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World-Herald editorial: Skilled jobs need workers

World-Herald editorial: Skilled jobs need workers

Modern manufacturing tends to be far removed from the stereotype of dingy, dreary shop floors.

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America’s manufacturing sector has a big need over the next decade. Nearly 3.5 million jobs will have to be filled, according to the National Association of Manufacturers.

There’s a frustrating obstacle, though. Most of the jobs require a high skill level, and indications at present are that manufacturers will come up short in finding enough workers with the appropriate training.

It’s not that community colleges are ignoring the need. On the contrary, many are revving up to meet the training demand. Career academies, meanwhile, are springing up to better link young people with the real-world needs of businesses.

Nebraska has examples of both those positive trends.

Metropolitan Community College’s new Center for Advanced and Emerging Technologies will train students in understanding the wide-ranging connections that now link manufacturing and information technology.

Northeast Community College in October opened its 66,000-square-foot Applied Technology Building. The center has five training laboratories in cooperation with local manufacturers.

At the federal level, U.S. Rep. Brad Ashford of Omaha and a California congressman have introduced legislation that would provide competitive grants to promote advanced skills training for manufacturing.

The Manufacturing Skills Act, like a counterpart measure in the Senate, would award grants for up to five states and five metropolitan areas with the strongest and most comprehensive proposals. Each winner would receive up to $10 million over a three-year period.

“Growing our economy and creating high- paying jobs are shared, bipartisan goals for all members of Congress,” Ashford said of the bill. “Closing the skills gap by providing education in key sectors such as manufacturing is essential in achieving these objectives.”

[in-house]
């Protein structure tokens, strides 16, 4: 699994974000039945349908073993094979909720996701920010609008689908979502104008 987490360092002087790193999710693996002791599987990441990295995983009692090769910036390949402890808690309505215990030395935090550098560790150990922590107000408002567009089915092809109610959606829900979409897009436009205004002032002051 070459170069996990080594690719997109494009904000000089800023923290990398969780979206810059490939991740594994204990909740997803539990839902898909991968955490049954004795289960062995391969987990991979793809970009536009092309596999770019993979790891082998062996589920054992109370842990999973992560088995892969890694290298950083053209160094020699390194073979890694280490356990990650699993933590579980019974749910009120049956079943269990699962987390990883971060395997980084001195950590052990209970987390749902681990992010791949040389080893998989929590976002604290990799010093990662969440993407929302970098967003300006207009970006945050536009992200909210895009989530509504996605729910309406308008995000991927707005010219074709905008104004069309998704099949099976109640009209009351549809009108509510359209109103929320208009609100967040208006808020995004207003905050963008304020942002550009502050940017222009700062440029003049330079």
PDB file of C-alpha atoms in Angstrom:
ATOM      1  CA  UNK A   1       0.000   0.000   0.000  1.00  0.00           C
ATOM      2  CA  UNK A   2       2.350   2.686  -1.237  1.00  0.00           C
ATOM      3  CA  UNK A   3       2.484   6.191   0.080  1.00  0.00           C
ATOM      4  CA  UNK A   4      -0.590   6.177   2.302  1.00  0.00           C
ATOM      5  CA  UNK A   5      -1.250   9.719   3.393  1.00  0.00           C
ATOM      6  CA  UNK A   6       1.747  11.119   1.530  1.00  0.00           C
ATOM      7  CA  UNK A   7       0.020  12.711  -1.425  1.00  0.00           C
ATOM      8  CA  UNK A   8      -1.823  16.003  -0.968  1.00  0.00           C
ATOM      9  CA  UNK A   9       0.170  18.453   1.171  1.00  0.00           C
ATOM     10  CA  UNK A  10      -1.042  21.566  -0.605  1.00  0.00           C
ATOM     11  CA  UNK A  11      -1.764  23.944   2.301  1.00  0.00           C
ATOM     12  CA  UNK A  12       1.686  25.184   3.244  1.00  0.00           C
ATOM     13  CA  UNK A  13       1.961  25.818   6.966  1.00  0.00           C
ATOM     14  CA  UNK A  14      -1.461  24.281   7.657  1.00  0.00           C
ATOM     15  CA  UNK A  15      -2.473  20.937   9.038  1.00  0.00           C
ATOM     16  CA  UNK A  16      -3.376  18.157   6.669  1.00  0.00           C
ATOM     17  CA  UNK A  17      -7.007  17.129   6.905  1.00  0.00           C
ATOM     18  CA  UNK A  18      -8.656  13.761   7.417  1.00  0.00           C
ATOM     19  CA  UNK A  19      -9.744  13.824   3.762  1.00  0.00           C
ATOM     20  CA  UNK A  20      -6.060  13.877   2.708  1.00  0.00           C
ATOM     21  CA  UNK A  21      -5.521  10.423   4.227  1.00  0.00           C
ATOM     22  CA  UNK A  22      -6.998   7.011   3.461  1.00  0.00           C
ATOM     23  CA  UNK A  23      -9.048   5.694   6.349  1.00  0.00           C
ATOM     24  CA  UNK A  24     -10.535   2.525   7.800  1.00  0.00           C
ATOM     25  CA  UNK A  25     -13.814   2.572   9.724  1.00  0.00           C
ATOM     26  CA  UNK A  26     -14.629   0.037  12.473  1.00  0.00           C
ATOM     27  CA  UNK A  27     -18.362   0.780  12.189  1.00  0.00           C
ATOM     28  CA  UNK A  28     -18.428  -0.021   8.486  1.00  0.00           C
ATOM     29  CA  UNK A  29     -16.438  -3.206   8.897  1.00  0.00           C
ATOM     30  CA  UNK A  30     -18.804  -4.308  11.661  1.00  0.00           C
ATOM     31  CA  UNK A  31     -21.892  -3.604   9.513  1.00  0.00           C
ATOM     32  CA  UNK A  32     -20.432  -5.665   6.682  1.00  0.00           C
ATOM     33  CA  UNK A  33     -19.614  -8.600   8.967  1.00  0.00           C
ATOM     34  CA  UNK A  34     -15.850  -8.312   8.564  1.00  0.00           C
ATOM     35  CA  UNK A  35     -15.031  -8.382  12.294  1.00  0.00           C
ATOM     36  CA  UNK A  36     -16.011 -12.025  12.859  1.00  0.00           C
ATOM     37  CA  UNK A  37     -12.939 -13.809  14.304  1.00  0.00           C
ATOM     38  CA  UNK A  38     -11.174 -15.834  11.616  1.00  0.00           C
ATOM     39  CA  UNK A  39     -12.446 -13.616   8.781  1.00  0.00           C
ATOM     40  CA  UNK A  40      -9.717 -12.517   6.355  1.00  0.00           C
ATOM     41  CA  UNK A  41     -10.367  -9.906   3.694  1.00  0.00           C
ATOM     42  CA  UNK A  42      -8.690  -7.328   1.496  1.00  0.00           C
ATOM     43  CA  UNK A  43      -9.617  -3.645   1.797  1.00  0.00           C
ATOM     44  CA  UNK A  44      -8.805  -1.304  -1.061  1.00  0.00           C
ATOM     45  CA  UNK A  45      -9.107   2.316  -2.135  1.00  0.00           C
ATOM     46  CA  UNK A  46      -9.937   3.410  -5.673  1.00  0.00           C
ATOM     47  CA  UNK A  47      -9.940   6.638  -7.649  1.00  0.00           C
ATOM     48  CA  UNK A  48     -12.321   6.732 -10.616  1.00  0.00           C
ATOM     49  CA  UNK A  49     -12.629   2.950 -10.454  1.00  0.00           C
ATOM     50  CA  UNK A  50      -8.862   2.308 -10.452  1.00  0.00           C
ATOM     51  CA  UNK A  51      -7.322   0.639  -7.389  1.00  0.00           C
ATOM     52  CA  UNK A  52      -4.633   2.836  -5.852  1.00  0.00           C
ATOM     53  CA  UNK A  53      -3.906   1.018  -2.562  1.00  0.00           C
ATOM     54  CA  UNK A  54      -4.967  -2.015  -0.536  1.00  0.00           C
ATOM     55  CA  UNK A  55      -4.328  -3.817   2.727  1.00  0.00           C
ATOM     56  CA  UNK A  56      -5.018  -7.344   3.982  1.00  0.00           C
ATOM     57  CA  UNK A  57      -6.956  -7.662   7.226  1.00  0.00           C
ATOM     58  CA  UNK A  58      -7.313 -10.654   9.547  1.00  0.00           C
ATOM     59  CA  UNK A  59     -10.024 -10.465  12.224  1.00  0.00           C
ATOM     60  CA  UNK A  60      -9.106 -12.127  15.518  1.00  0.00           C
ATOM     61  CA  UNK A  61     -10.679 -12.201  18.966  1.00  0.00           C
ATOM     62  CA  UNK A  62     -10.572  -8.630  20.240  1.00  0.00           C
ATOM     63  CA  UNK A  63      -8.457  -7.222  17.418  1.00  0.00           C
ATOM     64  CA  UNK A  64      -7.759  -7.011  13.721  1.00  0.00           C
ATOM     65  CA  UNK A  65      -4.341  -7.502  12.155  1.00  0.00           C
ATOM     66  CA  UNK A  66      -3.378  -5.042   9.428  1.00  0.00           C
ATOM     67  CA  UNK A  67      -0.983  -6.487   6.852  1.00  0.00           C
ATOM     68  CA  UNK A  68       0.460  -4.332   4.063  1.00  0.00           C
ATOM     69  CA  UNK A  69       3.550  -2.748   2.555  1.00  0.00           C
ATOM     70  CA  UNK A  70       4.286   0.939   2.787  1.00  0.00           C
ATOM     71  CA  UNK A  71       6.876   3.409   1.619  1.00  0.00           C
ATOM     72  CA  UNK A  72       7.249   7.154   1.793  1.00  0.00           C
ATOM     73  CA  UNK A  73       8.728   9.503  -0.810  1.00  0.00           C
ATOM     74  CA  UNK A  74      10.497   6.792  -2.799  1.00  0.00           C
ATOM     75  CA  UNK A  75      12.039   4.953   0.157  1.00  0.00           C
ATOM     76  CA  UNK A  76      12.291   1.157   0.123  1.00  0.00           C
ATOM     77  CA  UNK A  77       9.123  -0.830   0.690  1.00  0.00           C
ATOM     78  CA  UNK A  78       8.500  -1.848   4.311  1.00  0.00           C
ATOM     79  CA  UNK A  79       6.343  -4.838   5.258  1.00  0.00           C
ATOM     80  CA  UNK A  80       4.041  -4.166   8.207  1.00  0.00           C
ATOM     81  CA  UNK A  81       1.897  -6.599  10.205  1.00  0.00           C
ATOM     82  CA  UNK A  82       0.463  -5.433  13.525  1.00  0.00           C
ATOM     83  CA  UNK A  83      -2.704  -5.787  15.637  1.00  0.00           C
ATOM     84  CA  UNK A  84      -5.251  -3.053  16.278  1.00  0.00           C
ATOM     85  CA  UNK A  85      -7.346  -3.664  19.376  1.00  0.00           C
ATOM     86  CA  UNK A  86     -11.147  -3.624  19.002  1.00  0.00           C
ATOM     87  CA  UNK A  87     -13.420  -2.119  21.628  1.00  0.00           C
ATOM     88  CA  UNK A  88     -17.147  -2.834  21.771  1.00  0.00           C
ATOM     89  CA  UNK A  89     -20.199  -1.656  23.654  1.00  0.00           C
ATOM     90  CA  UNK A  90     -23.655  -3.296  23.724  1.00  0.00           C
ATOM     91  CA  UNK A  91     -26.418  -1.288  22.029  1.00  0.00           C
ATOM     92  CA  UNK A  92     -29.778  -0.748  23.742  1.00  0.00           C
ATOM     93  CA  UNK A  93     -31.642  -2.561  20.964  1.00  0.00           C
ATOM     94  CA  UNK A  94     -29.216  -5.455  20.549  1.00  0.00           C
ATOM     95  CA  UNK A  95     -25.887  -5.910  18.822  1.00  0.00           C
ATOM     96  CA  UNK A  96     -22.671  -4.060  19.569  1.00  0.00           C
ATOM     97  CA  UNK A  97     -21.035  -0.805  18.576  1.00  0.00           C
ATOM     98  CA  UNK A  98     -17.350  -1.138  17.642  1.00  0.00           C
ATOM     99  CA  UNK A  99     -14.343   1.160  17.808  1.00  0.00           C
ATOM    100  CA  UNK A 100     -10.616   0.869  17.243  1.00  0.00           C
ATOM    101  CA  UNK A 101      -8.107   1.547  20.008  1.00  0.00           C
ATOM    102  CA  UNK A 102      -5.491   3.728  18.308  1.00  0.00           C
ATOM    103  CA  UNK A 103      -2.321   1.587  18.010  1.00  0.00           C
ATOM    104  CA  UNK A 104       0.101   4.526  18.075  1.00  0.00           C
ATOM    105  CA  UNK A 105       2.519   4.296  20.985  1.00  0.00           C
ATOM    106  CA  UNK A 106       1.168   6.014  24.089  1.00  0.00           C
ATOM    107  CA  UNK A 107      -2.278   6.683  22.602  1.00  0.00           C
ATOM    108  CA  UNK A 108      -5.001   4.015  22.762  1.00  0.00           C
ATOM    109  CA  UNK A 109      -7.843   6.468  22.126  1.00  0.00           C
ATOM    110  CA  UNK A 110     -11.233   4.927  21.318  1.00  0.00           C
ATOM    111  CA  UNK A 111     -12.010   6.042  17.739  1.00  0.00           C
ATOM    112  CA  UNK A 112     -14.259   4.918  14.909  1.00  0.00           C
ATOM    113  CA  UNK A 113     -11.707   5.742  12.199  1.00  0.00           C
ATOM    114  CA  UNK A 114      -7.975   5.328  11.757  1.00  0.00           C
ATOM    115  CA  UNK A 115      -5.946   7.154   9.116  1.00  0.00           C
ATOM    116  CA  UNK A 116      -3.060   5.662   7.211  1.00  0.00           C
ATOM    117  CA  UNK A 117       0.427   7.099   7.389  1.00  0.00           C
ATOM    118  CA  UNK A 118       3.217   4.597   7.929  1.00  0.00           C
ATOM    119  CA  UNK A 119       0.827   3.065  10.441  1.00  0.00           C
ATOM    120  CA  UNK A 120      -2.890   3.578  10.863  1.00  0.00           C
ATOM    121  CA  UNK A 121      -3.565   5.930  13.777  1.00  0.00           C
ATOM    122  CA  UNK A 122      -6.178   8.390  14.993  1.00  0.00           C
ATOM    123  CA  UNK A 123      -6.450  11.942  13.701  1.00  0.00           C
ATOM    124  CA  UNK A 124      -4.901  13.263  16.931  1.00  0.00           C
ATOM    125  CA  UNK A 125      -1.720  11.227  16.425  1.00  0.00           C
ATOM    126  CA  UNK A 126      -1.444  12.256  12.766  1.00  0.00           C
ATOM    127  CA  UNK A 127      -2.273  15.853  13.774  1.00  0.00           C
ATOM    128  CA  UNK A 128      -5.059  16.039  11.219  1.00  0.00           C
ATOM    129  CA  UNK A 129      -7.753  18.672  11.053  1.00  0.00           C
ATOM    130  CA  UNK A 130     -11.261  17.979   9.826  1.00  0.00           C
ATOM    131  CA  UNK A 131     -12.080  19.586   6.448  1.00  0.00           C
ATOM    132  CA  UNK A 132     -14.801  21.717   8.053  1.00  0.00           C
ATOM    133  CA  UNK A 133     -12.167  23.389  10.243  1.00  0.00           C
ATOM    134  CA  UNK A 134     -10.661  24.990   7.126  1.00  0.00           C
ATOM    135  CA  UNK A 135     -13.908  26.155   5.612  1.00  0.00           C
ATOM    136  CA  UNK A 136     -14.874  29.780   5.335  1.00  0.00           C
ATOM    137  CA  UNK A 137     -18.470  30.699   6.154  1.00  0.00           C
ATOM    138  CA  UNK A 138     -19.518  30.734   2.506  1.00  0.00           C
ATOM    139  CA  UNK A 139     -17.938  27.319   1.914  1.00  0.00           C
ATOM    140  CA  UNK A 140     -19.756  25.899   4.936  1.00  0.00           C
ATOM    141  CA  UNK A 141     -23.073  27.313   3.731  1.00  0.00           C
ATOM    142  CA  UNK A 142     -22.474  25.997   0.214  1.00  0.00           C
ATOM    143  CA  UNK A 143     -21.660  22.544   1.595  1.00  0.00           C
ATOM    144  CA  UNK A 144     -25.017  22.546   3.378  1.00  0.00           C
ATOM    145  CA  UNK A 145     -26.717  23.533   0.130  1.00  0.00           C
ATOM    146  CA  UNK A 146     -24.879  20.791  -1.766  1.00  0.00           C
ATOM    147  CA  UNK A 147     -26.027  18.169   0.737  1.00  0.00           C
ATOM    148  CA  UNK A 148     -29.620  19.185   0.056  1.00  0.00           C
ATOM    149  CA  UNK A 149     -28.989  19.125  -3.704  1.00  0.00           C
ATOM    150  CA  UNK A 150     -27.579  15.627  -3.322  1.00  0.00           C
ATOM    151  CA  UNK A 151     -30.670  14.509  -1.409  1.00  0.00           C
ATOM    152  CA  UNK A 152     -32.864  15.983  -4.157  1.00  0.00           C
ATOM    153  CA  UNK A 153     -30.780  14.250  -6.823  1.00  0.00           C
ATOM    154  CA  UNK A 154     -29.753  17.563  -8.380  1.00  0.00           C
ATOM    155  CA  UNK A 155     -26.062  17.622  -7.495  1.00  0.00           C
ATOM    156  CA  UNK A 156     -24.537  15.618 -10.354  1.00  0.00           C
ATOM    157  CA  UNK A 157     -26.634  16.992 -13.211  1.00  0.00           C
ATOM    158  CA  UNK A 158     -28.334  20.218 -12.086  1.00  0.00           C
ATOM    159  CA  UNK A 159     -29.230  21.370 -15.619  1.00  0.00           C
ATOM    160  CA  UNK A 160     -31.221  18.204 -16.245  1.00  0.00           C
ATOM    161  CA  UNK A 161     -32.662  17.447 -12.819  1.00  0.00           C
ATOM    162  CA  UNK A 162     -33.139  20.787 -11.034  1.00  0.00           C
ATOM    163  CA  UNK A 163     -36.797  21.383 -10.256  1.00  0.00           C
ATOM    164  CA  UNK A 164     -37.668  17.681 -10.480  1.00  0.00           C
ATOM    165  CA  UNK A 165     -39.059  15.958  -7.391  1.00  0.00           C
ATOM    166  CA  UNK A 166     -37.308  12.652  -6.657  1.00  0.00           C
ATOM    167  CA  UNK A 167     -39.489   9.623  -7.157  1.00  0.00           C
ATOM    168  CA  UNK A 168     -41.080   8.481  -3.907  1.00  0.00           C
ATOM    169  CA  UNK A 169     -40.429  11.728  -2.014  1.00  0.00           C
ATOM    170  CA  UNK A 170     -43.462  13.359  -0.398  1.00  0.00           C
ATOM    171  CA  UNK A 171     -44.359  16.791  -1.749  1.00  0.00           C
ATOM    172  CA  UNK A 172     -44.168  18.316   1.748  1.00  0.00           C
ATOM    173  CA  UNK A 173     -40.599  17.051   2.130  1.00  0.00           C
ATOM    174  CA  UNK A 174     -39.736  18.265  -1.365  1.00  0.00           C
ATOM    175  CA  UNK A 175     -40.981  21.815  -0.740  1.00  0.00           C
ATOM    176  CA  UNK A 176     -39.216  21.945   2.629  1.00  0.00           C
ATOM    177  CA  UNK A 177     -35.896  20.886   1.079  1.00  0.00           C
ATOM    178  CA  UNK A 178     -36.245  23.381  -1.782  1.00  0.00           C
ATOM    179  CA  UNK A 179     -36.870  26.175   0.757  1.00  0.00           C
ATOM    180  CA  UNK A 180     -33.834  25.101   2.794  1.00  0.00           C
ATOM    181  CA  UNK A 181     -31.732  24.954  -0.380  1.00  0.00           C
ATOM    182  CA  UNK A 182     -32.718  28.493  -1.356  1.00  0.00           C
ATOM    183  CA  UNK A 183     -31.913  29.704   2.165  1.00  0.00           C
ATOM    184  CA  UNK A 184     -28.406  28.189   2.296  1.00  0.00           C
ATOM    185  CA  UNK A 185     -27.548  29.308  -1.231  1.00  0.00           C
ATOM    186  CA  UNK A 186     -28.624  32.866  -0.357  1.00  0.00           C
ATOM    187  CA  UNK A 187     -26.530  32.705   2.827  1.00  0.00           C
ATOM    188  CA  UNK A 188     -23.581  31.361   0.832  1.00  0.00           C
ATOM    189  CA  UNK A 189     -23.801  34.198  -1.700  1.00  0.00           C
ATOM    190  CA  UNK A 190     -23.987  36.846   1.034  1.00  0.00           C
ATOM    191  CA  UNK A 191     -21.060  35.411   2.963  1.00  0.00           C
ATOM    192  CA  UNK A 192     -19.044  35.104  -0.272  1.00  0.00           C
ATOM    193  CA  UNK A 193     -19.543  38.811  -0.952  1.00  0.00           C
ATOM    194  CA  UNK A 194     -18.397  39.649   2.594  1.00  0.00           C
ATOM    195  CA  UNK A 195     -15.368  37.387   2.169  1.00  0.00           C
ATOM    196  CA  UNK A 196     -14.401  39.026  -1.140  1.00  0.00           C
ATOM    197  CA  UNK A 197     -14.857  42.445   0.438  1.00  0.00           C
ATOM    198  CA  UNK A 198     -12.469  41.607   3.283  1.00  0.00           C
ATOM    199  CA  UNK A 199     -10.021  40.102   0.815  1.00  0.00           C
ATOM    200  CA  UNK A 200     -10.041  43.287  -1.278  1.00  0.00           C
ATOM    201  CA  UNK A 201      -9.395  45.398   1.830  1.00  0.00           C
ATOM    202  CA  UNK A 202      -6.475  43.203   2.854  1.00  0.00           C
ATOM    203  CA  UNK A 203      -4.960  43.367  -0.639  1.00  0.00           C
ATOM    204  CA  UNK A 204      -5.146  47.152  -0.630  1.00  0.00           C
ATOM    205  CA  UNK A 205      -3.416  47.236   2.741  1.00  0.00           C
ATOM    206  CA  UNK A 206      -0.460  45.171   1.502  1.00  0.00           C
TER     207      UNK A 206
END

A key to progress is helping young people and their parents understand that modern manufacturing tends to be far removed from the stereotype of dingy, dreary shop floors. Skilled manufacturing is, in fact, a source of well-paying jobs.

Penny Pritzker, U.S. secretary of commerce, and Jay Timmons, CEO of the National Association of Manufacturers, summed things up well when they wrote in a recent opinion essay:

“Too many people view manufacturers as outdated factories filled with line jobs — not as innovative, inventive businesses where workers develop and use the latest technology and build lasting, middle-class careers.”

Nebraska is home to a wide range of top-flight manufacturers that illustrate that claim. Here is just a small sampling: Tri-V Tool & Manufacturing, an Omaha company handling a wide array of design and manufacturing work; Kawasaki Motors Manufacturing in Lincoln; BD Medical in Columbus; steelmaker Nucor in Norfolk.

In October, Nebraska’s manufacturing sector hosted hundreds of students, giving them tours of plants and facilities in various cities. In the Omaha area, more than 300 students participated.

It’s good to see companies spread the word. There are real opportunities in manufacturing, if the next generation steps up to grab them.

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